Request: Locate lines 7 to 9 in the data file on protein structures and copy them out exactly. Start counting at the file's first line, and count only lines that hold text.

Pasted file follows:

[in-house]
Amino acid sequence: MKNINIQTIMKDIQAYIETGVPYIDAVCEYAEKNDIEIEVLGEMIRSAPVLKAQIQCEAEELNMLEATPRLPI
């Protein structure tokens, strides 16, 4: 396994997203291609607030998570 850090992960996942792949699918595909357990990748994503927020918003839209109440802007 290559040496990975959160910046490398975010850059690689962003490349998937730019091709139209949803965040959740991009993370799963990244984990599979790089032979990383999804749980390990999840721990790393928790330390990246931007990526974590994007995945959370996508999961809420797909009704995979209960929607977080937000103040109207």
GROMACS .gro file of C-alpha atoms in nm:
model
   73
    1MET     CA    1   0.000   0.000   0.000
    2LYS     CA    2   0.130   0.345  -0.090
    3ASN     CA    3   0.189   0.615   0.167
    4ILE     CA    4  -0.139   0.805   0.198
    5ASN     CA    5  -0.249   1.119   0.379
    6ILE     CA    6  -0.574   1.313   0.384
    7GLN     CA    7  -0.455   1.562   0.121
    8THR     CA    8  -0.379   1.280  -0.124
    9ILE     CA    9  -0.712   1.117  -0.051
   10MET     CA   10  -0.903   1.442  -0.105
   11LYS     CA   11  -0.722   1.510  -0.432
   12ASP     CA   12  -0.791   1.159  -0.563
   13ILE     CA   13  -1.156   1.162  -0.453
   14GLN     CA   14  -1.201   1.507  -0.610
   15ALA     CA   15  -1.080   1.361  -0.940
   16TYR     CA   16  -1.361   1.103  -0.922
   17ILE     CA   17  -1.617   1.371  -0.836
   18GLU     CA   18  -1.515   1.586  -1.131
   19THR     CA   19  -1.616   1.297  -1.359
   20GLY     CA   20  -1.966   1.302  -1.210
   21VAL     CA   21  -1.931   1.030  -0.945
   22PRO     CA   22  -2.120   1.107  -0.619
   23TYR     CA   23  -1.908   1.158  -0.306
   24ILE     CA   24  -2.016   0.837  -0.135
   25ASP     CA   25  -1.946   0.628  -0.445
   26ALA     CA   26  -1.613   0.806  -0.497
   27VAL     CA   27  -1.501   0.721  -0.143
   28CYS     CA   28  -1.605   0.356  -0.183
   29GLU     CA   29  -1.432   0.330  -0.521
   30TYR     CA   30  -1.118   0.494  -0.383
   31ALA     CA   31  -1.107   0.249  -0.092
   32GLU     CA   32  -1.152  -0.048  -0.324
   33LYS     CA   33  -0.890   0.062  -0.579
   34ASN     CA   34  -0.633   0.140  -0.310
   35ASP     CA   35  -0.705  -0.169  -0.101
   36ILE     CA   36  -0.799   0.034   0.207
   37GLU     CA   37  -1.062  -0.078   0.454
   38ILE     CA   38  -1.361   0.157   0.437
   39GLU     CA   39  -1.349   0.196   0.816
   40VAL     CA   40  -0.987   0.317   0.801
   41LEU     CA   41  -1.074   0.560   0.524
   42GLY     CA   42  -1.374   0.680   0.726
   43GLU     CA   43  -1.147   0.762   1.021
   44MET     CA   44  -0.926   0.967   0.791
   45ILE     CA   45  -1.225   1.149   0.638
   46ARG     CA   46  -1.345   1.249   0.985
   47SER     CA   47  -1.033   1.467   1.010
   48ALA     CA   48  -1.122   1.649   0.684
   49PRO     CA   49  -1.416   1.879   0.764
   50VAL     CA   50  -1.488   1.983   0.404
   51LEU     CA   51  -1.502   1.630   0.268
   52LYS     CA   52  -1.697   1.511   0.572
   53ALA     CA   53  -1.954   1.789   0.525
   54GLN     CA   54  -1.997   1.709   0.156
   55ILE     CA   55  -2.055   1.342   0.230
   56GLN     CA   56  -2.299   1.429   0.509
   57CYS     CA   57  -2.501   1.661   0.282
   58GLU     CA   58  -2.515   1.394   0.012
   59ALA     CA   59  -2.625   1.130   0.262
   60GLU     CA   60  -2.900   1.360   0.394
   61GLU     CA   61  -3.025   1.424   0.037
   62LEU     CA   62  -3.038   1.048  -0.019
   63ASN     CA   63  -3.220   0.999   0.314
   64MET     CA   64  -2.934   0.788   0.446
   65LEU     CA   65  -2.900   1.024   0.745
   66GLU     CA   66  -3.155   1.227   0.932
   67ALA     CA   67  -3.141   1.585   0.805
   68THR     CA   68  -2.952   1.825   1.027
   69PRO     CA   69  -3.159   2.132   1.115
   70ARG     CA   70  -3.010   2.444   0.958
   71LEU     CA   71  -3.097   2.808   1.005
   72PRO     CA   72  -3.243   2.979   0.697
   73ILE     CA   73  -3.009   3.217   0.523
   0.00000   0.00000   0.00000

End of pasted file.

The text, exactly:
    1MET     CA    1   0.000   0.000   0.000
    2LYS     CA    2   0.130   0.345  -0.090
    3ASN     CA    3   0.189   0.615   0.167